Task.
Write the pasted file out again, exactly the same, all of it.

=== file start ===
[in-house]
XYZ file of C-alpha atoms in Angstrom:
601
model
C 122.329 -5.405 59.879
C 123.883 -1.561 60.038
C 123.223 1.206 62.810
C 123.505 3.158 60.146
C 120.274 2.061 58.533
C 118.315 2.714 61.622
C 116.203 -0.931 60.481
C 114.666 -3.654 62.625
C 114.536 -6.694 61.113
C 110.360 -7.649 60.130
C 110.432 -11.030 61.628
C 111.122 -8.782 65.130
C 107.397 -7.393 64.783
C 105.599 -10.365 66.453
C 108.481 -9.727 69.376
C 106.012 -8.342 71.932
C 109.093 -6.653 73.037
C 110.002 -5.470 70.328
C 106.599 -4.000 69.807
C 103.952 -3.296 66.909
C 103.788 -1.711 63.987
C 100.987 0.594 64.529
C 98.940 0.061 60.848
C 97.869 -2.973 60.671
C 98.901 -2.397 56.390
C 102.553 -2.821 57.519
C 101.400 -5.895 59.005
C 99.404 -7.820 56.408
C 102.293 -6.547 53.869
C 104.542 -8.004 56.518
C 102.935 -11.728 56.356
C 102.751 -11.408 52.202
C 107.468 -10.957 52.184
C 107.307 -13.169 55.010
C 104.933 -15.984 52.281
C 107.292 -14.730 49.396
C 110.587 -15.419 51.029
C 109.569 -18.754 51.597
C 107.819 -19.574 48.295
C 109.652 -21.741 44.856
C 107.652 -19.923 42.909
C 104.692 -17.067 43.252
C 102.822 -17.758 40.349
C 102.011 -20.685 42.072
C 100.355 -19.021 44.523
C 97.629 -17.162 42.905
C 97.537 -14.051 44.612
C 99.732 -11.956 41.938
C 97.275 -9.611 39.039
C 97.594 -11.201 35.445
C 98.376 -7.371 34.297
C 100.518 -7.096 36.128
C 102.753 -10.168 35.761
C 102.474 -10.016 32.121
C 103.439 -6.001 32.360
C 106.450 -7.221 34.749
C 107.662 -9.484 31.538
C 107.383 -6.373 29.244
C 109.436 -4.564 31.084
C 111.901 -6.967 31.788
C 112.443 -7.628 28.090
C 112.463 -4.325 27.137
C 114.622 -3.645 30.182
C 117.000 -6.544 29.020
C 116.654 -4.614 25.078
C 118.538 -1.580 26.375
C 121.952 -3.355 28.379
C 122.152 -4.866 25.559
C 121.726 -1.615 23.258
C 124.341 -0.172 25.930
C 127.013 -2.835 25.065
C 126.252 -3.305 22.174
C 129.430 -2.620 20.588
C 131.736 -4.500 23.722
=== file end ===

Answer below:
[in-house]
XYZ file of C-alpha atoms in Angstrom:
601
model
C 122.329 -5.405 59.879
C 123.883 -1.561 60.038
C 123.223 1.206 62.810
C 123.505 3.158 60.146
C 120.274 2.061 58.533
C 118.315 2.714 61.622
C 116.203 -0.931 60.481
C 114.666 -3.654 62.625
C 114.536 -6.694 61.113
C 110.360 -7.649 60.130
C 110.432 -11.030 61.628
C 111.122 -8.782 65.130
C 107.397 -7.393 64.783
C 105.599 -10.365 66.453
C 108.481 -9.727 69.376
C 106.012 -8.342 71.932
C 109.093 -6.653 73.037
C 110.002 -5.470 70.328
C 106.599 -4.000 69.807
C 103.952 -3.296 66.909
C 103.788 -1.711 63.987
C 100.987 0.594 64.529
C 98.940 0.061 60.848
C 97.869 -2.973 60.671
C 98.901 -2.397 56.390
C 102.553 -2.821 57.519
C 101.400 -5.895 59.005
C 99.404 -7.820 56.408
C 102.293 -6.547 53.869
C 104.542 -8.004 56.518
C 102.935 -11.728 56.356
C 102.751 -11.408 52.202
C 107.468 -10.957 52.184
C 107.307 -13.169 55.010
C 104.933 -15.984 52.281
C 107.292 -14.730 49.396
C 110.587 -15.419 51.029
C 109.569 -18.754 51.597
C 107.819 -19.574 48.295
C 109.652 -21.741 44.856
C 107.652 -19.923 42.909
C 104.692 -17.067 43.252
C 102.822 -17.758 40.349
C 102.011 -20.685 42.072
C 100.355 -19.021 44.523
C 97.629 -17.162 42.905
C 97.537 -14.051 44.612
C 99.732 -11.956 41.938
C 97.275 -9.611 39.039
C 97.594 -11.201 35.445
C 98.376 -7.371 34.297
C 100.518 -7.096 36.128
C 102.753 -10.168 35.761
C 102.474 -10.016 32.121
C 103.439 -6.001 32.360
C 106.450 -7.221 34.749
C 107.662 -9.484 31.538
C 107.383 -6.373 29.244
C 109.436 -4.564 31.084
C 111.901 -6.967 31.788
C 112.443 -7.628 28.090
C 112.463 -4.325 27.137
C 114.622 -3.645 30.182
C 117.000 -6.544 29.020
C 116.654 -4.614 25.078
C 118.538 -1.580 26.375
C 121.952 -3.355 28.379
C 122.152 -4.866 25.559
C 121.726 -1.615 23.258
C 124.341 -0.172 25.930
C 127.013 -2.835 25.065
C 126.252 -3.305 22.174
C 129.430 -2.620 20.588
C 131.736 -4.500 23.722